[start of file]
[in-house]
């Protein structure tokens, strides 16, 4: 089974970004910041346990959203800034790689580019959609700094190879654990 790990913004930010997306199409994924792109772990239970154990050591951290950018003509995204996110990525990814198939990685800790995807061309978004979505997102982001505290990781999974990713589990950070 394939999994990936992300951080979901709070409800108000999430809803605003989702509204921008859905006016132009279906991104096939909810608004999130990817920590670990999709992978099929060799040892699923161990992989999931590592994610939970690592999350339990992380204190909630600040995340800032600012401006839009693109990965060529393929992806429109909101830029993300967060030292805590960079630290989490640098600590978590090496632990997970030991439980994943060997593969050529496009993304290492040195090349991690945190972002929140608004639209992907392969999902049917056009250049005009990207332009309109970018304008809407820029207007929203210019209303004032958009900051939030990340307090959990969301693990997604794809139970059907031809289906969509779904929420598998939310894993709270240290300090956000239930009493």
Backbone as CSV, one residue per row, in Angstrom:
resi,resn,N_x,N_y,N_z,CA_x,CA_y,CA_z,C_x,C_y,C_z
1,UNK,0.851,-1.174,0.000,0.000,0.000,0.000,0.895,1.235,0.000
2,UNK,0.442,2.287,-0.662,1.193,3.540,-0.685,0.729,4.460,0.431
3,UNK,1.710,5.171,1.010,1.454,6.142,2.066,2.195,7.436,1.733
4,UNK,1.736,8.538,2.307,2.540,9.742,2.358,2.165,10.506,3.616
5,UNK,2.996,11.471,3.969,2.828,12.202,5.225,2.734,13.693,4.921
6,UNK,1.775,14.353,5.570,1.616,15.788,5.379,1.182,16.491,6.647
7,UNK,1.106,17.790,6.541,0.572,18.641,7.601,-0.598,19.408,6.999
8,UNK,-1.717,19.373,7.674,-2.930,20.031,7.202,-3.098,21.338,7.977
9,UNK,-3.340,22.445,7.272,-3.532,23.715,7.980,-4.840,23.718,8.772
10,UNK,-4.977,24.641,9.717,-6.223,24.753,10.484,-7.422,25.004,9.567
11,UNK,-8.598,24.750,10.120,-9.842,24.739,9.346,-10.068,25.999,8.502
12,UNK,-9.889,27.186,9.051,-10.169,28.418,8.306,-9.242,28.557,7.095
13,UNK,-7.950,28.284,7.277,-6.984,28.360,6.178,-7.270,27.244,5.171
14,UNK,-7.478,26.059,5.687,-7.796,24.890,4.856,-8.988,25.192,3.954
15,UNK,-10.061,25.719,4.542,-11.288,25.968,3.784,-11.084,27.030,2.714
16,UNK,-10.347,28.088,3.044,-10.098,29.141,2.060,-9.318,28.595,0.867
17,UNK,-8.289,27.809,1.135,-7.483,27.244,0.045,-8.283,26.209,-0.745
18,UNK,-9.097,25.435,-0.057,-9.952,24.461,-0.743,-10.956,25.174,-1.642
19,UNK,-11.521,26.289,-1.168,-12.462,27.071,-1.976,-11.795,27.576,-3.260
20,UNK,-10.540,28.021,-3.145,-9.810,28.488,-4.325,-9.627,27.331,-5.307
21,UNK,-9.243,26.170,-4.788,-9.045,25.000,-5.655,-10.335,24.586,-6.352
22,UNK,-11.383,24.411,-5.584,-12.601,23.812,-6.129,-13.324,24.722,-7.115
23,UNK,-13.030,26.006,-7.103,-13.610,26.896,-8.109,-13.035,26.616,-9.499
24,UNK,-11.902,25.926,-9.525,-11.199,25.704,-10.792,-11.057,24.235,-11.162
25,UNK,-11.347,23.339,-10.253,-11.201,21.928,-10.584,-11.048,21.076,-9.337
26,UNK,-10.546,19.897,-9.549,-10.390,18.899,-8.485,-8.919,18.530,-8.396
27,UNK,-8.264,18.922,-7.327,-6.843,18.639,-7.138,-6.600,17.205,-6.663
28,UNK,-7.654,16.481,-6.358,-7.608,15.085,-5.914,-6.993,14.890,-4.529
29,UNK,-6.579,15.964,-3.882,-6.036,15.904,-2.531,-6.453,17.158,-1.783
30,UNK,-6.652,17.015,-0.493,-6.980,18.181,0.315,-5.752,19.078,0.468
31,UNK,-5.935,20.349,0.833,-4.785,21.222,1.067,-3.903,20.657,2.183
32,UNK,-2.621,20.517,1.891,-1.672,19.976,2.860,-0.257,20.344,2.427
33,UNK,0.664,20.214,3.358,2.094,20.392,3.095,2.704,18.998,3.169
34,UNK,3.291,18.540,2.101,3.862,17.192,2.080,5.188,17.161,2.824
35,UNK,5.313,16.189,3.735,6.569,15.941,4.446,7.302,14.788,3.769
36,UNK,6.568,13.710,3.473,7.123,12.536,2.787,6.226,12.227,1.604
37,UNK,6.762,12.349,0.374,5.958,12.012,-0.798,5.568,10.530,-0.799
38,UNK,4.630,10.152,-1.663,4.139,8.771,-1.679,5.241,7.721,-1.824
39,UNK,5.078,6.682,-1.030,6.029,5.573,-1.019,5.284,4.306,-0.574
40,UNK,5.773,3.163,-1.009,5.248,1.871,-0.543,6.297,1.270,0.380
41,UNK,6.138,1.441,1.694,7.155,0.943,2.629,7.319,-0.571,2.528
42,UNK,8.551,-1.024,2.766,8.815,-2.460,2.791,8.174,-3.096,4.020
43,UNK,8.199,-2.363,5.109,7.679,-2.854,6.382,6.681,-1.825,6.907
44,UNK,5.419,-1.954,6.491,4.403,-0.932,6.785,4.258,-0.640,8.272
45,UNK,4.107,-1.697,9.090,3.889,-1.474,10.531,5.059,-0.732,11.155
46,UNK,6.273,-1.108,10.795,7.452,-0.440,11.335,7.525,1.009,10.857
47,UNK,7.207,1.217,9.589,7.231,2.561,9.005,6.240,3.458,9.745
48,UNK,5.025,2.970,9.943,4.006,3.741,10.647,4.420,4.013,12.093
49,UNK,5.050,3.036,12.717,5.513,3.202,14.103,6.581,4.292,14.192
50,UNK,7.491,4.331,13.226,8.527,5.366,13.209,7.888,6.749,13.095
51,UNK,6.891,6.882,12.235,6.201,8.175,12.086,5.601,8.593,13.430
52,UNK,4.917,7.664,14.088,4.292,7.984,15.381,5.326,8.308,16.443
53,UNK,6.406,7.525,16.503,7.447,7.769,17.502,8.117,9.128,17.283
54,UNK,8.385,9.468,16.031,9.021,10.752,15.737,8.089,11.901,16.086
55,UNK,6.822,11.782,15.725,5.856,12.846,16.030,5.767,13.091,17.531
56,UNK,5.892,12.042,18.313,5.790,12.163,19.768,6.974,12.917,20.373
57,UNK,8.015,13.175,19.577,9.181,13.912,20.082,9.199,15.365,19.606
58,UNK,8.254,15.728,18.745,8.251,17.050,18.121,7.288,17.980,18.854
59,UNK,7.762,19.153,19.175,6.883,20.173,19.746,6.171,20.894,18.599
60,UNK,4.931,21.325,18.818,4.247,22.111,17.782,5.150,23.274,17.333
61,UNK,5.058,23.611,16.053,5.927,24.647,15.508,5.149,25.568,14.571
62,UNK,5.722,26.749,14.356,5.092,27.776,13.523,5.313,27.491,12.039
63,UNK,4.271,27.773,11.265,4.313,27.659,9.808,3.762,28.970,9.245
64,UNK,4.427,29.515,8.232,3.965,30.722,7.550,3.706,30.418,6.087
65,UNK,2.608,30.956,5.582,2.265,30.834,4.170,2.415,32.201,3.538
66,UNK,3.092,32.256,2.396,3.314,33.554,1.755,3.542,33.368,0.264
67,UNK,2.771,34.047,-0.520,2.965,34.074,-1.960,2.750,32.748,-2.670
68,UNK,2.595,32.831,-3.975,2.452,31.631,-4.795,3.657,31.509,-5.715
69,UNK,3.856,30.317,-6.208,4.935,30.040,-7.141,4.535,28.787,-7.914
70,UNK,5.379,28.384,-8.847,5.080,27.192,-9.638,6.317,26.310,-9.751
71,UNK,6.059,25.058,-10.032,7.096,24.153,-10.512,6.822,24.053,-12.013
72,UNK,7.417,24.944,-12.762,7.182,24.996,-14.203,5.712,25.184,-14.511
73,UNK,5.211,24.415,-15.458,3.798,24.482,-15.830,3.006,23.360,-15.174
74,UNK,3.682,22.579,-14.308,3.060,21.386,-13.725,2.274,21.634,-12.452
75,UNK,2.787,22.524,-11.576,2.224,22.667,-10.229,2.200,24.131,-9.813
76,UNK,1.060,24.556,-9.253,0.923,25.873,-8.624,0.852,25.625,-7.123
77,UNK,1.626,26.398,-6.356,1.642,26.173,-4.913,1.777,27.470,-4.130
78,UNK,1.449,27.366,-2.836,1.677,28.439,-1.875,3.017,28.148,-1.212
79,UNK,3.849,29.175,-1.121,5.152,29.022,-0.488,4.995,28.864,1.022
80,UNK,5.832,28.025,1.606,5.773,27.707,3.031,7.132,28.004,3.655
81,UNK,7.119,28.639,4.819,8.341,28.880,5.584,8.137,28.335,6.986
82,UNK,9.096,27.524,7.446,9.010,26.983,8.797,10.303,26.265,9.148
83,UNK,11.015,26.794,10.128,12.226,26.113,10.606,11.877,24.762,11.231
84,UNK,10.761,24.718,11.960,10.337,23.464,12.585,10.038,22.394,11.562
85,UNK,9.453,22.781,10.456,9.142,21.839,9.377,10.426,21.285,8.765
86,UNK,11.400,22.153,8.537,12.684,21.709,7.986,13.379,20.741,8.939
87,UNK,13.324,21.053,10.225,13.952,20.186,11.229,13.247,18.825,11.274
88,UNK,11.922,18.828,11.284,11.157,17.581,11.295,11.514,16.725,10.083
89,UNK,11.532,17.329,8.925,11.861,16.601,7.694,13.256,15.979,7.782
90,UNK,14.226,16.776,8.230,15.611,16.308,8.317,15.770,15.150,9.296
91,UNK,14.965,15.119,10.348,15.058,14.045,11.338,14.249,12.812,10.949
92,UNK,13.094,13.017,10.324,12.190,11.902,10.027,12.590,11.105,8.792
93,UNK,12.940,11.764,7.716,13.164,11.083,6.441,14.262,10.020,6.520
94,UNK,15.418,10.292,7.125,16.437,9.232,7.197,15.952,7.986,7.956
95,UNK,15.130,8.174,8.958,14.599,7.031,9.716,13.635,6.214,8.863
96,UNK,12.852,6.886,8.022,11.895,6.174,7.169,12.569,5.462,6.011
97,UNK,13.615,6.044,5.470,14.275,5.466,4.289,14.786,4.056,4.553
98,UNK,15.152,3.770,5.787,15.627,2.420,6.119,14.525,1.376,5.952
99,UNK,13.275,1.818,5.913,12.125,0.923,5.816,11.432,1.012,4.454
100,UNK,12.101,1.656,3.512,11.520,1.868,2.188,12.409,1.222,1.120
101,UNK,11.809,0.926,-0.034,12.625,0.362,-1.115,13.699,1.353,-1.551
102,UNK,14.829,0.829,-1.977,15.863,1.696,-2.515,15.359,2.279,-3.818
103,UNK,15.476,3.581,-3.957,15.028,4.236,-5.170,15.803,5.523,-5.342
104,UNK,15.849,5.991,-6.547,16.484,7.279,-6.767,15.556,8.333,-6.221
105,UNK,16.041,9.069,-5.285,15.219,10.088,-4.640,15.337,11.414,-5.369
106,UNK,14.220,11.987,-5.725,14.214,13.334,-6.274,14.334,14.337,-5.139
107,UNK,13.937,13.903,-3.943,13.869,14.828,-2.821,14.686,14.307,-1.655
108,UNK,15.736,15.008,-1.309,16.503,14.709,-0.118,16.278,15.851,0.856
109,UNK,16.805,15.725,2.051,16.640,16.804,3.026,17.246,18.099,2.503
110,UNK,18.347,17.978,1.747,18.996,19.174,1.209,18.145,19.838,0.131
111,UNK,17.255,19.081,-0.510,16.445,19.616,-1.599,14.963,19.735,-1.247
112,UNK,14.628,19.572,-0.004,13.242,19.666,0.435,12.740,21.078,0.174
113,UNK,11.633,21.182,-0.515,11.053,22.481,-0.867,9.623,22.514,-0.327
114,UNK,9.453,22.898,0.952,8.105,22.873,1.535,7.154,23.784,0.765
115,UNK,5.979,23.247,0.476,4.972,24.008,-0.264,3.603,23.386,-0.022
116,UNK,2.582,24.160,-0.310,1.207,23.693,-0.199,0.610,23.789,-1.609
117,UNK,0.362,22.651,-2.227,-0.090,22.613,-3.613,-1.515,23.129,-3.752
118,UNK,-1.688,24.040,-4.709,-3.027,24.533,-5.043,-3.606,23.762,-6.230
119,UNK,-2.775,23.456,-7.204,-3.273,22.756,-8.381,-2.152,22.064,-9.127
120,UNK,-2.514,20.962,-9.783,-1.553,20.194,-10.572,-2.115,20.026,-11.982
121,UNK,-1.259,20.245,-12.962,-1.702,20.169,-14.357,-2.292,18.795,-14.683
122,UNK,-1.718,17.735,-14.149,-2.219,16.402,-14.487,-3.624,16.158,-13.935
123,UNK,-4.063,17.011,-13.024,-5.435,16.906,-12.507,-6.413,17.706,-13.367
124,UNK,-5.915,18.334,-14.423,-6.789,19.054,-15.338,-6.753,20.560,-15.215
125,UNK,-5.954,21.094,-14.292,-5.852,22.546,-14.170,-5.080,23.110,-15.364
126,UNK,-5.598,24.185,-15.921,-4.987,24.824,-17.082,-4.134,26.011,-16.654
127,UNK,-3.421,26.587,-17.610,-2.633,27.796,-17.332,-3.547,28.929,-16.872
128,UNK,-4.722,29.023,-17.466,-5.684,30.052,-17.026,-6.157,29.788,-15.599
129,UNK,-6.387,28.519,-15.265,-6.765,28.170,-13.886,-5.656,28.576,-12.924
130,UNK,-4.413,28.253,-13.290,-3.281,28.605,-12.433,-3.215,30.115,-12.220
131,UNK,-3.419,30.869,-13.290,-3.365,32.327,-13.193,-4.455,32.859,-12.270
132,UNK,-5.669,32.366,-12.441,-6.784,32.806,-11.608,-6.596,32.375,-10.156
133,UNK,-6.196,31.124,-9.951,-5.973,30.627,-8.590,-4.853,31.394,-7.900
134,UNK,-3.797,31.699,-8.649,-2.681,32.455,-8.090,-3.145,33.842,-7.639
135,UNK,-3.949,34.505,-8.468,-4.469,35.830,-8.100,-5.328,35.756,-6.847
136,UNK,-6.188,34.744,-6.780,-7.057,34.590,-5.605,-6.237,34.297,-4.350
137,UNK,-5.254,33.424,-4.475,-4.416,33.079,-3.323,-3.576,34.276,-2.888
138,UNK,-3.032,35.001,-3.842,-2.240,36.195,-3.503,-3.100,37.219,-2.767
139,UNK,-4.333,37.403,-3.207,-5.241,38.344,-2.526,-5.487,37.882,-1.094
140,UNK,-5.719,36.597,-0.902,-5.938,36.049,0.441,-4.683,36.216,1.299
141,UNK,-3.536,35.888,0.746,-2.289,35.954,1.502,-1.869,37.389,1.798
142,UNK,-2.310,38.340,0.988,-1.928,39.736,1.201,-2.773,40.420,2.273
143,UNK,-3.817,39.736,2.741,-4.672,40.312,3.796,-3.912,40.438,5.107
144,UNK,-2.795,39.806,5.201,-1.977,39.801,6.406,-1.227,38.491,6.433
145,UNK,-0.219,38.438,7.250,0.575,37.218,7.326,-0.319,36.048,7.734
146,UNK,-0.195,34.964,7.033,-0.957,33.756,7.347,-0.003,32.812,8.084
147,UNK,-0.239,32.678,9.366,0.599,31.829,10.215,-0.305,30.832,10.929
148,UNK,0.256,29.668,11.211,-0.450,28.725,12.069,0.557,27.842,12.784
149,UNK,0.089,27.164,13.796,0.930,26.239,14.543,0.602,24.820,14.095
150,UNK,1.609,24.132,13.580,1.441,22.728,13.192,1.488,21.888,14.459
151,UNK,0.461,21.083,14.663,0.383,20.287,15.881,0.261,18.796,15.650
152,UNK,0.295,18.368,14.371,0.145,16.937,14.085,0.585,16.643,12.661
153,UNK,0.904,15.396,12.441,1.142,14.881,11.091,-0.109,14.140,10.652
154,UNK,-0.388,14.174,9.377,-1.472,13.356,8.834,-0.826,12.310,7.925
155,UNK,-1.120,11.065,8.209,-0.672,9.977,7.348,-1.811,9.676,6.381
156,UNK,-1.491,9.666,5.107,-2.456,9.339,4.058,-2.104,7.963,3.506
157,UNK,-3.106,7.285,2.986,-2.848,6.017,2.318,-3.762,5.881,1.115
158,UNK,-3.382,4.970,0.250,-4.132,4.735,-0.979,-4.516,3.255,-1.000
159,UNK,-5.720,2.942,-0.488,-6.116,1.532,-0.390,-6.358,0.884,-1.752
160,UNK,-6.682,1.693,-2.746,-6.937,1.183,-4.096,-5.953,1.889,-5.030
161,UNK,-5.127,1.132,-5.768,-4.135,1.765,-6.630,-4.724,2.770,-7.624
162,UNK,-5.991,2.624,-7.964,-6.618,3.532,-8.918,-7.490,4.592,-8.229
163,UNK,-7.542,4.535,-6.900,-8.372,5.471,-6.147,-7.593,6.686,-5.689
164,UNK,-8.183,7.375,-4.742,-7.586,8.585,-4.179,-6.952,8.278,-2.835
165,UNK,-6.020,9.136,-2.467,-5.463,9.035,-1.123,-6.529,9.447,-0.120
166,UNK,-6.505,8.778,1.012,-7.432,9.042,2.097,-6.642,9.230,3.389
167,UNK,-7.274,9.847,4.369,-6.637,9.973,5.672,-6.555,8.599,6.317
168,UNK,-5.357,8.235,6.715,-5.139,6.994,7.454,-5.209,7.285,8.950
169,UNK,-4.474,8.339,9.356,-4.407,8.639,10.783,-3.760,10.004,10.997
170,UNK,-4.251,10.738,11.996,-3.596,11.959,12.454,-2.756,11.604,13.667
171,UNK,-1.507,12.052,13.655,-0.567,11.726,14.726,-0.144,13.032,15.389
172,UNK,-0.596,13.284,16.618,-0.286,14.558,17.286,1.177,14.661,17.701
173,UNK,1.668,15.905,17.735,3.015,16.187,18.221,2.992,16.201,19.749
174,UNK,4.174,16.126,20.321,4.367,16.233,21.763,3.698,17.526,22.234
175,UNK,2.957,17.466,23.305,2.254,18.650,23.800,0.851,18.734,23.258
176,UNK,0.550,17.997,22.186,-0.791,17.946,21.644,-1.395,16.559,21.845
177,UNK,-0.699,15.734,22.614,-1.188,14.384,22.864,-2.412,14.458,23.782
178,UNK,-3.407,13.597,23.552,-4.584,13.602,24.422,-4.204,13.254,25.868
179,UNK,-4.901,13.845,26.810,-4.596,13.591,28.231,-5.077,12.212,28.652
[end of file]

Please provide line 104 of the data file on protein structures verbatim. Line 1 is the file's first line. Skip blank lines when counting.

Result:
100,UNK,12.101,1.656,3.512,11.520,1.868,2.188,12.409,1.222,1.120